Pellerin is obsessed with aesthetics, but he's also irritated and inflamed by philosophical ideas. He is "tormented by the desire for glory, and wasting his days in discussions, believing in a thousand fooleries—in systems, in criticisms, in the importance of a regulation or a reform in the domain of Art—he had at fifty as yet turned out nothing save mere sketches" (1.4.129), and Frederick often finds him recovering from late nights at the theater.
One day, Frederick sees that Pellerin has done a sketch of Mademoiselle Vatnaz, so he asks about the curious woman. Pellerin tells him that Monsieur Arnoux has a lot of ladies on the side, but that his wife is a virtuous woman. Ah, scandal.
Frederick hangs out at Arnoux's a little more, where he often sees Regimbart.
"Citizen" Regimbart is basically a heavy drinker who doesn't care much for work; he plays billiards, dines in a café, ignores his wife, and talks politics. "[N]obody, even amongst his own friends, knew him to have any occupation, although he gave himself out as being up to his eyes in business" (1.4.145). Frederick endures his company anyway because he's friends with Arnoux.
Frederick develops some insight about Arnoux: he loves the arts, but he also seems like a shady character, maybe even too "sly in commercial transactions." He pulls little scams to make money but then gets people to like him by giving them cigars and a good time.
At a bar with Regimbart and Pellerin, Frederick hears about "Arnoux's dirty conduct." To them, he is "a brute, a mere tradesman, a wretch, a downright rogue!" (1.4.172)
Frederick defends him and then leaves the bar to go back to Arnoux's, pretending that he has left a notebook there. Now he gets offended by Arnoux's treatment of him and leaves the shop, vowing never to return.
His friend Deslauriers sends him a letter announcing that he'll be in Paris soon. Frederick is relieved; he thinks of Deslauriers as a better sort than the Arnoux bunch he's been hanging with. He thinks: "A man of this sort was worth all the women in the world. He would no longer have any need of Regimbart, of Pellerin, of Hussonet, of anyone!" (1.4.197)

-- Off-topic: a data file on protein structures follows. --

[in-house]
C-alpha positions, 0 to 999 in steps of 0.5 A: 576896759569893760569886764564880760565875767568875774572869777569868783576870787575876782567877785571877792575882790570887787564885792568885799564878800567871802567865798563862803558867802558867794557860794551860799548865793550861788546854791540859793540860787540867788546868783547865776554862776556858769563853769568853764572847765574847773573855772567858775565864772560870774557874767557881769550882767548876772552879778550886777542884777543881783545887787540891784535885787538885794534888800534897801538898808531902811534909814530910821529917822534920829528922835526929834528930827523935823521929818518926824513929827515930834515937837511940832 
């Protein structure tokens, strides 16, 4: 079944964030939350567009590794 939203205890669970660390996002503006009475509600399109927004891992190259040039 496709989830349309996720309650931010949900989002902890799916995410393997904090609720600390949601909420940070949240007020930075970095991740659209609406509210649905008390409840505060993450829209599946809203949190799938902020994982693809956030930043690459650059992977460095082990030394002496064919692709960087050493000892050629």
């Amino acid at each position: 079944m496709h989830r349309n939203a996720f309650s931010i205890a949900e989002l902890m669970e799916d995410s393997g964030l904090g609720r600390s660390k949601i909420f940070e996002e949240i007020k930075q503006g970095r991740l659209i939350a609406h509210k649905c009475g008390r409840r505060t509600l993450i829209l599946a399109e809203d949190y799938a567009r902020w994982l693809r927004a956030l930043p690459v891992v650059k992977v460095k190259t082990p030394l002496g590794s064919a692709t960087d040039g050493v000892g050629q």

Just as he's heading to meet Deslauriers, Arnoux shows up with an invitation for Frederick to come dine at his house.
This is his big chance. He feels bad about blowing off Deslauriers, but there is no way he's missing out on this one.
As Frederick and Deslauriers are enjoying dinner, messengers keep arriving, bringing all sorts of fancy items Frederick has ordered in preparation to go to the Arnoux event.
Insulted, Deslauriers says to himself, "That's the way with the rich" (1.4.226).
Finally, Frederick arrives at the Arnouxes. The place is amazing: "It was altogether a peaceful spot, suggesting the idea of propriety and innocent family life" (1.4.232).
Frederick sees their daughter, Marthe. And then Madame Arnoux arrives. And—wait for it—she remembers him!
At dinner, a lively conversation takes place about travelling, theater, opera, and painting. It's all very interesting, but, you know, not as great as staring at Madame Arnoux.
When dinner is over, liquor is served and the women leave the table. The conversation gets a little racy.
Finally, our guy gets a chance to talk Madame Arnoux, but he's so overwhelmed he can barely exchange words: "he did not venture to raise his eyelids to glance at her higher, face to face" (1.4.246).
She then sings an Italian song, which of course impresses Frederick. And us, to be honest.
He leaves, swearing that he must become a painter so that he can get close to her. He thinks about his new career: "The object of his existence was now perfectly clear, and there could be no mistake about the future" (1.4.257).
He gets home and finds Deslauriers, whom he had forgotten about in the thrill of the evening. Oops.